Pedagogy in Further Education and Vocational Teacher Education

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Example 4 from research – Willemse et al., (2008) and Example 4a from research Compton et al. (2019)

Willemse et al. (2008) carried out a mixed methods study ‘of the actual … education practices of 54 teacher educators within one institution’ (ibid: 445)

On considering the results of a previous exploratory study, and a scoping of literature, they were led to ‘assume that preparing student teachers … apparently depends more on the efforts of individual teacher educators than it does on any collectively designed curriculum and that the process appears to be largely implicit and unplanned’ (ibid: 446).

When participating in the research, some teacher educators explained how they were searching ’for ‘golden moments’, which they defined as moments when a teacher educator could explain some information or theory (or express a value) in response to a question or problem raised by the student teachers’ (456)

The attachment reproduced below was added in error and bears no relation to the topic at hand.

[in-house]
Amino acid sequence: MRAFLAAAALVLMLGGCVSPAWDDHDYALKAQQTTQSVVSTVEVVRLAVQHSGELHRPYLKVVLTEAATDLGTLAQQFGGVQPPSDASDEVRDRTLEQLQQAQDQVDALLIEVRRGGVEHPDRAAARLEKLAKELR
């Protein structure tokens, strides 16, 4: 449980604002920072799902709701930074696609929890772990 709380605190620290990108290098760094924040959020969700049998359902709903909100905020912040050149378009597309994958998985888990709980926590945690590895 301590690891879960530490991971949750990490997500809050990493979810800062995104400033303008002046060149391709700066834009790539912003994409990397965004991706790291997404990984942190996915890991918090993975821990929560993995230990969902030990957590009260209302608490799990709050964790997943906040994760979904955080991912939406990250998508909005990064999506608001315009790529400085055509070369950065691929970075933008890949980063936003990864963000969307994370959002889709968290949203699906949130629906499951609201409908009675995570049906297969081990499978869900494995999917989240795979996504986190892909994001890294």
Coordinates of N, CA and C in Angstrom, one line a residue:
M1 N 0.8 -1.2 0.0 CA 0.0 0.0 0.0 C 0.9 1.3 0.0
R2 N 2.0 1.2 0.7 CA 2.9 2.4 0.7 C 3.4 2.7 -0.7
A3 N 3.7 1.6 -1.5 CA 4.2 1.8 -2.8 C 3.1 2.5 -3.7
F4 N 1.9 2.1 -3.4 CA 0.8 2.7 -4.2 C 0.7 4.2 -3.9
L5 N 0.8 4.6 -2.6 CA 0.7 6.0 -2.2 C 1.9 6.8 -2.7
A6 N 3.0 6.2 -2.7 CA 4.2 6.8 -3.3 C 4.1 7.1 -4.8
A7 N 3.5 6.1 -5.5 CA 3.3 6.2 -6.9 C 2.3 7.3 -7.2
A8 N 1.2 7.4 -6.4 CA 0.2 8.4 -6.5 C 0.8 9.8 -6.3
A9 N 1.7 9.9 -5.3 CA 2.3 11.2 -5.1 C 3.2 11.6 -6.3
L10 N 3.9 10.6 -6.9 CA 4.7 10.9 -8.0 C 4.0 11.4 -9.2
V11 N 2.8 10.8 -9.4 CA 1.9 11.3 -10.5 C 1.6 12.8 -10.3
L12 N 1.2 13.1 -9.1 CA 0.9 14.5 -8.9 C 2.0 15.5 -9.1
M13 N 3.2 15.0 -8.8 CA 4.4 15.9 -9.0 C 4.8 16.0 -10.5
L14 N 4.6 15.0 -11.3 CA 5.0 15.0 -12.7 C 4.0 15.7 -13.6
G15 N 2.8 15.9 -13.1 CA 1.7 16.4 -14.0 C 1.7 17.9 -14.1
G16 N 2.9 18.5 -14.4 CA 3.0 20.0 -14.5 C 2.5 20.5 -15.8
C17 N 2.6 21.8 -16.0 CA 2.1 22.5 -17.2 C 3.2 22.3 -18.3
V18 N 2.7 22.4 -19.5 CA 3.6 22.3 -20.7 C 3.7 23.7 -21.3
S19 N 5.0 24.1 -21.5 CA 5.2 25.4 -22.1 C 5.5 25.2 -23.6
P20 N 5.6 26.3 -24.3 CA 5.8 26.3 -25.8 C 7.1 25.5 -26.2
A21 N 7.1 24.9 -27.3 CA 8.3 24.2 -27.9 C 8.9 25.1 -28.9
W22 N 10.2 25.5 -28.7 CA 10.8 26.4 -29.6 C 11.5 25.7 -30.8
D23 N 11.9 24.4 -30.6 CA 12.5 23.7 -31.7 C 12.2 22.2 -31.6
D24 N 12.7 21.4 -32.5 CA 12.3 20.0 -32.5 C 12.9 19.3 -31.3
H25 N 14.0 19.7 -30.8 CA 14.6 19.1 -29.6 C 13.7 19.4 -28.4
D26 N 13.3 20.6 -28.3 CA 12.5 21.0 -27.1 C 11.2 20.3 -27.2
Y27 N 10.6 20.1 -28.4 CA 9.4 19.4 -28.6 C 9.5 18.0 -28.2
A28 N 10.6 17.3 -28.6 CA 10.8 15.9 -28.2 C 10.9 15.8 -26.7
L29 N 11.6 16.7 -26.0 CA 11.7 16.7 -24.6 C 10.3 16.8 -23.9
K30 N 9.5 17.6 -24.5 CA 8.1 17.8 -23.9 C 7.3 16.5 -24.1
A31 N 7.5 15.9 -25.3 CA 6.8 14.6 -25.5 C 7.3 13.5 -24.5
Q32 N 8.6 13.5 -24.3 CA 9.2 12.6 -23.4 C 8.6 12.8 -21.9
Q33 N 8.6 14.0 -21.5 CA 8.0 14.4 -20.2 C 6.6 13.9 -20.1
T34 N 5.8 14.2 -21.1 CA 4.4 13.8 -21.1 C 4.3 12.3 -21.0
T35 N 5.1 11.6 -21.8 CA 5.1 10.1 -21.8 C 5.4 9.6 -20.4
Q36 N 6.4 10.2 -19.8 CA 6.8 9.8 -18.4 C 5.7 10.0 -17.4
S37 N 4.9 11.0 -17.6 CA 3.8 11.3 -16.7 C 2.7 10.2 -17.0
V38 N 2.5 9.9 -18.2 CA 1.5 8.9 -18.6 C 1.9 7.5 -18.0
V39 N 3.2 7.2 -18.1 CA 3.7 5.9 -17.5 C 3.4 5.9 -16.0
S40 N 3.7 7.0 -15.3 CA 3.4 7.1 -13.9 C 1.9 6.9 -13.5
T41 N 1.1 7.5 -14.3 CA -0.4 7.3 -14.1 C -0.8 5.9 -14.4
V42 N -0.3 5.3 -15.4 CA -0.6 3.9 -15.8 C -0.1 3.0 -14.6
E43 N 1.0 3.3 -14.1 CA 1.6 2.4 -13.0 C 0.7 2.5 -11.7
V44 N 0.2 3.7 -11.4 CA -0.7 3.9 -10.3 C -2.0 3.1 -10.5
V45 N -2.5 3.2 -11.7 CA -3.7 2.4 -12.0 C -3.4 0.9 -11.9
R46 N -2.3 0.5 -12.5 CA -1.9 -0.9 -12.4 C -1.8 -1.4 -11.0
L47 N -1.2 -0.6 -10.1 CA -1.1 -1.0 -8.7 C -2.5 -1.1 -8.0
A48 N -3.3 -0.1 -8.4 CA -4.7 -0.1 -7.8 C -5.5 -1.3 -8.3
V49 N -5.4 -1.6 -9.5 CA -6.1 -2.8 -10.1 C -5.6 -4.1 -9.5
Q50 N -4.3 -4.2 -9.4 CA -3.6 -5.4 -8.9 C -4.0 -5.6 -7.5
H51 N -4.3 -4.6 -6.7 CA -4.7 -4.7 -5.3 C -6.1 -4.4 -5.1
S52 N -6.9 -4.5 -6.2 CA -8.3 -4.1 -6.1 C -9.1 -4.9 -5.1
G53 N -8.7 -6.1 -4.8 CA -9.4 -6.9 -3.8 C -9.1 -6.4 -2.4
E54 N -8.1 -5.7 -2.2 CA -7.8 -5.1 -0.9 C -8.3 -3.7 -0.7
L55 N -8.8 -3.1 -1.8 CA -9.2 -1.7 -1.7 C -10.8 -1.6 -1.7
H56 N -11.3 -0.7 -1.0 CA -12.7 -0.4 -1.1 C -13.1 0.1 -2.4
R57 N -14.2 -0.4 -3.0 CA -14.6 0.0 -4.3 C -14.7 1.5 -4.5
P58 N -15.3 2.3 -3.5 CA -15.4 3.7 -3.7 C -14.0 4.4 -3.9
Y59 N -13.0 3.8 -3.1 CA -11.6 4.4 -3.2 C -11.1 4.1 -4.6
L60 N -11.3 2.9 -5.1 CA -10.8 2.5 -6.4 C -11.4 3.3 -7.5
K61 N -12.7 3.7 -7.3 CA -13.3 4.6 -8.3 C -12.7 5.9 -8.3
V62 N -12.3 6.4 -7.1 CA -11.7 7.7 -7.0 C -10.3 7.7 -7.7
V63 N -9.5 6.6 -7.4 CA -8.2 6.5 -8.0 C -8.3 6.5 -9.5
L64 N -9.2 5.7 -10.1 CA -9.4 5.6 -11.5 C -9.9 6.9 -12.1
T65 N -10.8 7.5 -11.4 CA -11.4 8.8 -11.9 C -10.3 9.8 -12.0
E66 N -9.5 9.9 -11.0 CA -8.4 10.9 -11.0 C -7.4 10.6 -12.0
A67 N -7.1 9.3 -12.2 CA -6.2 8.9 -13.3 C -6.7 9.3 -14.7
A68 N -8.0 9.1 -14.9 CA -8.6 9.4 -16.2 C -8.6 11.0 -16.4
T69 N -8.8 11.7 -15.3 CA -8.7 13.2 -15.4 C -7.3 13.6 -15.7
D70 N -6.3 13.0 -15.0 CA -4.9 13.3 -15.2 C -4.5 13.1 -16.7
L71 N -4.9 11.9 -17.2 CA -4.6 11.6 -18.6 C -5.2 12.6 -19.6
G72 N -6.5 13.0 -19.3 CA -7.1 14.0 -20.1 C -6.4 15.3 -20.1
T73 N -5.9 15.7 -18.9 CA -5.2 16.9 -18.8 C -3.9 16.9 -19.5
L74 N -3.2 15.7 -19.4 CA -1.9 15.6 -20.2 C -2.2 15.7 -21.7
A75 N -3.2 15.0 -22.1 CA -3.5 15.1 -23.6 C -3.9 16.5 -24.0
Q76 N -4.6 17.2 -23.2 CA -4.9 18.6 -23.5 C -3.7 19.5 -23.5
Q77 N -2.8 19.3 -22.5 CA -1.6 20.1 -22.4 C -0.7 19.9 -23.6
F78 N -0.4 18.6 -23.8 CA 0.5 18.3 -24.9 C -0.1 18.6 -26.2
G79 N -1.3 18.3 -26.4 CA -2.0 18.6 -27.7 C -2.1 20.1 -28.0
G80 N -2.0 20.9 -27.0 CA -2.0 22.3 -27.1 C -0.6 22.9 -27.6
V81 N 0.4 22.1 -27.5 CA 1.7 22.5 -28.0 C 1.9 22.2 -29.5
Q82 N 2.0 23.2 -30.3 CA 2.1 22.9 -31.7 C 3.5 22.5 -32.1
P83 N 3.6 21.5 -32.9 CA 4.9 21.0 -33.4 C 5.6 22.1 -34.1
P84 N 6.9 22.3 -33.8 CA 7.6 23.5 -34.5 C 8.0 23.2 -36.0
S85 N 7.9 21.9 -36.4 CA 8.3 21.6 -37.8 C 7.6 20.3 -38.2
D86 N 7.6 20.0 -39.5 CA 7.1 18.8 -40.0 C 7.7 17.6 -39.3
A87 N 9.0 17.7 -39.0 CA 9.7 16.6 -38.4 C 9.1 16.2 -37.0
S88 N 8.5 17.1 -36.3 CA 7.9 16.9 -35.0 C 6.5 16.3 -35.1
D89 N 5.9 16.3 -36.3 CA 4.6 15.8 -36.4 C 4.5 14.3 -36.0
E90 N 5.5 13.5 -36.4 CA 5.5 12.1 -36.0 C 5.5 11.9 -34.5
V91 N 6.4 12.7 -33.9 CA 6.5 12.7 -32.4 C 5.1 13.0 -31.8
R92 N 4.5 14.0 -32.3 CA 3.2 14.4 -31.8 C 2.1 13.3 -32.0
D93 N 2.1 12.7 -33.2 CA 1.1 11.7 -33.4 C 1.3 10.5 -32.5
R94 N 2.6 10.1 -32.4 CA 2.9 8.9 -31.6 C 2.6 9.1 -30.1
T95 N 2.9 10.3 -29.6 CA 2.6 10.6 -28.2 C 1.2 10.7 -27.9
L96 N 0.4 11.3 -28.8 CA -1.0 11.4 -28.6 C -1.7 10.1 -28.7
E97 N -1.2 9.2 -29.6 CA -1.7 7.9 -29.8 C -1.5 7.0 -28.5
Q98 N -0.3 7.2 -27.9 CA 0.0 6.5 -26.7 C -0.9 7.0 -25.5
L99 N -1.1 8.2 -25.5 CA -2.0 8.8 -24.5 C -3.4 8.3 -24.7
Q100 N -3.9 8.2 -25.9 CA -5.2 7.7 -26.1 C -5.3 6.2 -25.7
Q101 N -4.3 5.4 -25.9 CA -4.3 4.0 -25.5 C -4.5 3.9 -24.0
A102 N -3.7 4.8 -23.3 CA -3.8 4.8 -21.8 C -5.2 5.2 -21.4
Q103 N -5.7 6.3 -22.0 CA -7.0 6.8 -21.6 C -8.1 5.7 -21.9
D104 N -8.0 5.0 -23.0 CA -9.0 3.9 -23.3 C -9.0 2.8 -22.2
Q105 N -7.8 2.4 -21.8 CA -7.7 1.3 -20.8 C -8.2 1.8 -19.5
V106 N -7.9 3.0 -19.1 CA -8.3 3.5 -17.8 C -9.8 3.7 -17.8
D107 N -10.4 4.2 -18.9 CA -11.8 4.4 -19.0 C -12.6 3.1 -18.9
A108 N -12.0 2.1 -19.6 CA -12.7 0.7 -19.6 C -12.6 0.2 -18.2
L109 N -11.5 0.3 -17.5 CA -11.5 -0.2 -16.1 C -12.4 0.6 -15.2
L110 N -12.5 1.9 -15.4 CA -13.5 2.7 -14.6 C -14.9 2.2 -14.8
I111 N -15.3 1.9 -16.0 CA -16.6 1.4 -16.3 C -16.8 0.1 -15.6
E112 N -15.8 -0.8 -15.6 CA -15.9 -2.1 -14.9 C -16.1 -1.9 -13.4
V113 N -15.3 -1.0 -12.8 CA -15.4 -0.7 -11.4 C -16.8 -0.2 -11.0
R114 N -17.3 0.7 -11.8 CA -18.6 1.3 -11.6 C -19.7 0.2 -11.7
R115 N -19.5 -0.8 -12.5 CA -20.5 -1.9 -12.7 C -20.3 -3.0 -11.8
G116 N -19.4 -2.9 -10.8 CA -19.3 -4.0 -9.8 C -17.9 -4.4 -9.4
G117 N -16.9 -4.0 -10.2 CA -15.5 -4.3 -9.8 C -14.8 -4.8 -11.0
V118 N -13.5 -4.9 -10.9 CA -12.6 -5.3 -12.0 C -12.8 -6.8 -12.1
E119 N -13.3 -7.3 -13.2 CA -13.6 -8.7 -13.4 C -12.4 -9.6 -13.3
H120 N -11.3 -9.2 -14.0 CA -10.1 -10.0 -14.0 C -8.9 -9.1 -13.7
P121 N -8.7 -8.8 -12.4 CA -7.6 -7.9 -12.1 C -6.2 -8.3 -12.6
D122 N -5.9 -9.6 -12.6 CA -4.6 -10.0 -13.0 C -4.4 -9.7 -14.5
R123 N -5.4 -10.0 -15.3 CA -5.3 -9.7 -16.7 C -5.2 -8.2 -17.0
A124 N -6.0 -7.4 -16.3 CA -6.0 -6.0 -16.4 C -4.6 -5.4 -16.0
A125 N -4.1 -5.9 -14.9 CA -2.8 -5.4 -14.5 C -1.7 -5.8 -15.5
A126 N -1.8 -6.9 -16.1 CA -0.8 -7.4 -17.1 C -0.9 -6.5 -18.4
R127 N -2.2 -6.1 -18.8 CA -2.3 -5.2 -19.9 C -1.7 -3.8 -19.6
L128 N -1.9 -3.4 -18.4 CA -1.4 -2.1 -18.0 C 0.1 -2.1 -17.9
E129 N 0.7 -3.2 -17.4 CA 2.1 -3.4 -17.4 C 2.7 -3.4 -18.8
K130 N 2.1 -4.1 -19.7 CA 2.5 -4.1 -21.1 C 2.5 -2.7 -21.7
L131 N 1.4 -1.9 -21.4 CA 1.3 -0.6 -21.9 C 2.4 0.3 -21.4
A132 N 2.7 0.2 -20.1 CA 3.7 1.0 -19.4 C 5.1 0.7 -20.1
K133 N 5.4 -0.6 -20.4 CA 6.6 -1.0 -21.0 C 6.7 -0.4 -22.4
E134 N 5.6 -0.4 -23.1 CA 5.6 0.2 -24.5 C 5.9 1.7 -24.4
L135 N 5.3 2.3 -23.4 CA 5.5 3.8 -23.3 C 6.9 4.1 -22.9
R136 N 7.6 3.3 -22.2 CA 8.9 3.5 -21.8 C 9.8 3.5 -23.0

Whilst recognising the presence and value of modelling and golden moments, this study expressed doubts about the degree to which TEds’ practices and the structures of TEd programmes embedded such pedagogies to the conscious degree that they should. To further develop and research this area was considered a high priority.

Example 4a from research Compton et al. (2019) This research surveyed the membership of the “Teacher Education Advancement Network (TEAN) in the UK about their ideas of the key characteristics of a professional teacher educator, and their results (p. 6) commented on how “Boyd (2014: 67) discusses the importance of explicit modelling for teacher educators, that is to say stepping out of the teacher education session and explicitly reflecting by ‘thinking aloud’ about the design and facilitation of the session. Loughran and Berry (2005: 200) affirm the depth of skill required for modelling, ‘Laying bare one's own pedagogical thoughts and actions for critique and doing so to help student–teachers “see into practice”— all practice, not just the “good things we do”’. The importance of modelling came through in our findings as the suggestion that teacher educators are people who, as specialists in their field, provide nuanced insights into praxis, both modelling proven strategies for success, and offering clear written and verbal (oral) advice when conducting focussed observations. But this goes further: teacher educators can explain their practice in detail, and help others to find ways to develop their own.”